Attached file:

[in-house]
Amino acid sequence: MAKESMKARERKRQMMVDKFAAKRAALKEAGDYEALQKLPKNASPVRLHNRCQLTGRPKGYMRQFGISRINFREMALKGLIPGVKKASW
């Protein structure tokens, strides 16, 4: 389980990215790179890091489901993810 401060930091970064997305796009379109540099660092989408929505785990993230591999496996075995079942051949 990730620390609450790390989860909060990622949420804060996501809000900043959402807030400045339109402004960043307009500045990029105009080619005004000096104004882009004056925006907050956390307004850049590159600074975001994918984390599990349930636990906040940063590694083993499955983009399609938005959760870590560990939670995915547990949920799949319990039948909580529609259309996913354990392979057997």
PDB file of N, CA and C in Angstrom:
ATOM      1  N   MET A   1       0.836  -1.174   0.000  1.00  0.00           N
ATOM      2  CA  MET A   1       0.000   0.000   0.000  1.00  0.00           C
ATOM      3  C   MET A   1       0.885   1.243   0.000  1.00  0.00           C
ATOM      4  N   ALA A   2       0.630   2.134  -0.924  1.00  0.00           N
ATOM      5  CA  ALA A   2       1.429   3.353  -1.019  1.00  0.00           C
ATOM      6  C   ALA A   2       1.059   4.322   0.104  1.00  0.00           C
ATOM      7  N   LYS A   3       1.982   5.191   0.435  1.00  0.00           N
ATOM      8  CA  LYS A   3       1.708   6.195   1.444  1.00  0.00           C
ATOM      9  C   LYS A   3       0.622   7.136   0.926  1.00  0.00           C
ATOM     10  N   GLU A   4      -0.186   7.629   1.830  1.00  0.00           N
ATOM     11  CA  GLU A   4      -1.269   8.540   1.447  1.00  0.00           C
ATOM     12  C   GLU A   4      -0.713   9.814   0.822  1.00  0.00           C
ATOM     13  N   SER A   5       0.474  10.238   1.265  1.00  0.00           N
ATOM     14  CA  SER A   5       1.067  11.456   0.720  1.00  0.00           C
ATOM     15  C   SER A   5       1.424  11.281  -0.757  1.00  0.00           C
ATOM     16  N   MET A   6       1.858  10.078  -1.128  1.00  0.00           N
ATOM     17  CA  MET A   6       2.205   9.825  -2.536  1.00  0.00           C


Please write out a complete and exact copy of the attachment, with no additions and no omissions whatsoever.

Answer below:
[in-house]
Amino acid sequence: MAKESMKARERKRQMMVDKFAAKRAALKEAGDYEALQKLPKNASPVRLHNRCQLTGRPKGYMRQFGISRINFREMALKGLIPGVKKASW
């Protein structure tokens, strides 16, 4: 389980990215790179890091489901993810 401060930091970064997305796009379109540099660092989408929505785990993230591999496996075995079942051949 990730620390609450790390989860909060990622949420804060996501809000900043959402807030400045339109402004960043307009500045990029105009080619005004000096104004882009004056925006907050956390307004850049590159600074975001994918984390599990349930636990906040940063590694083993499955983009399609938005959760870590560990939670995915547990949920799949319990039948909580529609259309996913354990392979057997």
PDB file of N, CA and C in Angstrom:
ATOM      1  N   MET A   1       0.836  -1.174   0.000  1.00  0.00           N
ATOM      2  CA  MET A   1       0.000   0.000   0.000  1.00  0.00           C
ATOM      3  C   MET A   1       0.885   1.243   0.000  1.00  0.00           C
ATOM      4  N   ALA A   2       0.630   2.134  -0.924  1.00  0.00           N
ATOM      5  CA  ALA A   2       1.429   3.353  -1.019  1.00  0.00           C
ATOM      6  C   ALA A   2       1.059   4.322   0.104  1.00  0.00           C
ATOM      7  N   LYS A   3       1.982   5.191   0.435  1.00  0.00           N
ATOM      8  CA  LYS A   3       1.708   6.195   1.444  1.00  0.00           C
ATOM      9  C   LYS A   3       0.622   7.136   0.926  1.00  0.00           C
ATOM     10  N   GLU A   4      -0.186   7.629   1.830  1.00  0.00           N
ATOM     11  CA  GLU A   4      -1.269   8.540   1.447  1.00  0.00           C
ATOM     12  C   GLU A   4      -0.713   9.814   0.822  1.00  0.00           C
ATOM     13  N   SER A   5       0.474  10.238   1.265  1.00  0.00           N
ATOM     14  CA  SER A   5       1.067  11.456   0.720  1.00  0.00           C
ATOM     15  C   SER A   5       1.424  11.281  -0.757  1.00  0.00           C
ATOM     16  N   MET A   6       1.858  10.078  -1.128  1.00  0.00           N
ATOM     17  CA  MET A   6       2.205   9.825  -2.536  1.00  0.00           C